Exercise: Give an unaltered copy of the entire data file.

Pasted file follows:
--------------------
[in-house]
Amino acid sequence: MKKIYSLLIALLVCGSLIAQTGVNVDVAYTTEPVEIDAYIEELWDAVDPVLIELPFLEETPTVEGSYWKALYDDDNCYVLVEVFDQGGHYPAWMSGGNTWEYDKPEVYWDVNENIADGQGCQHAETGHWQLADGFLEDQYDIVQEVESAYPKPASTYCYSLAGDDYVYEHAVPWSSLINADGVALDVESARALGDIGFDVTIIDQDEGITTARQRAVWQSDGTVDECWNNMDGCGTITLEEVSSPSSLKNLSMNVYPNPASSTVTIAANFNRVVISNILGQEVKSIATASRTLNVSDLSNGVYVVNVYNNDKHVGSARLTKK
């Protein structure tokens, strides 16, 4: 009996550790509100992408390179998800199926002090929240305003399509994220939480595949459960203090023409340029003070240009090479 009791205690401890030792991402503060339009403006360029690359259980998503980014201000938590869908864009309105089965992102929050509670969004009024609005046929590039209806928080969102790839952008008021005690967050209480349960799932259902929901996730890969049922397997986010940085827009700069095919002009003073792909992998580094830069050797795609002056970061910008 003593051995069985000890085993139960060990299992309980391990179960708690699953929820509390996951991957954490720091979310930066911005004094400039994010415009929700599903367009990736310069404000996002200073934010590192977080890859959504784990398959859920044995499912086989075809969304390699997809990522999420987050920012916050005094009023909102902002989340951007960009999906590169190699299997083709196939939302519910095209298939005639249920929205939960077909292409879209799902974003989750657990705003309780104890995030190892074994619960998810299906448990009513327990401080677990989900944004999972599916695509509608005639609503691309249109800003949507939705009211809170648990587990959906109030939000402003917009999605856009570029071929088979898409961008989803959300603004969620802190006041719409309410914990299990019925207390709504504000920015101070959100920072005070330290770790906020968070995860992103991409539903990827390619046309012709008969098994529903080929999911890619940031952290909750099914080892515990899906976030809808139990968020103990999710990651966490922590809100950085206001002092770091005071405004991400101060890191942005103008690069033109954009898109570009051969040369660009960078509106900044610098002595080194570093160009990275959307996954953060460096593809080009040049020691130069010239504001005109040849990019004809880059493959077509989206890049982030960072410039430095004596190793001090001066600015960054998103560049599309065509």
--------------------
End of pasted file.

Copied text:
[in-house]
Amino acid sequence: MKKIYSLLIALLVCGSLIAQTGVNVDVAYTTEPVEIDAYIEELWDAVDPVLIELPFLEETPTVEGSYWKALYDDDNCYVLVEVFDQGGHYPAWMSGGNTWEYDKPEVYWDVNENIADGQGCQHAETGHWQLADGFLEDQYDIVQEVESAYPKPASTYCYSLAGDDYVYEHAVPWSSLINADGVALDVESARALGDIGFDVTIIDQDEGITTARQRAVWQSDGTVDECWNNMDGCGTITLEEVSSPSSLKNLSMNVYPNPASSTVTIAANFNRVVISNILGQEVKSIATASRTLNVSDLSNGVYVVNVYNNDKHVGSARLTKK
């Protein structure tokens, strides 16, 4: 009996550790509100992408390179998800199926002090929240305003399509994220939480595949459960203090023409340029003070240009090479 009791205690401890030792991402503060339009403006360029690359259980998503980014201000938590869908864009309105089965992102929050509670969004009024609005046929590039209806928080969102790839952008008021005690967050209480349960799932259902929901996730890969049922397997986010940085827009700069095919002009003073792909992998580094830069050797795609002056970061910008 003593051995069985000890085993139960060990299992309980391990179960708690699953929820509390996951991957954490720091979310930066911005004094400039994010415009929700599903367009990736310069404000996002200073934010590192977080890859959504784990398959859920044995499912086989075809969304390699997809990522999420987050920012916050005094009023909102902002989340951007960009999906590169190699299997083709196939939302519910095209298939005639249920929205939960077909292409879209799902974003989750657990705003309780104890995030190892074994619960998810299906448990009513327990401080677990989900944004999972599916695509509608005639609503691309249109800003949507939705009211809170648990587990959906109030939000402003917009999605856009570029071929088979898409961008989803959300603004969620802190006041719409309410914990299990019925207390709504504000920015101070959100920072005070330290770790906020968070995860992103991409539903990827390619046309012709008969098994529903080929999911890619940031952290909750099914080892515990899906976030809808139990968020103990999710990651966490922590809100950085206001002092770091005071405004991400101060890191942005103008690069033109954009898109570009051969040369660009960078509106900044610098002595080194570093160009990275959307996954953060460096593809080009040049020691130069010239504001005109040849990019004809880059493959077509989206890049982030960072410039430095004596190793001090001066600015960054998103560049599309065509």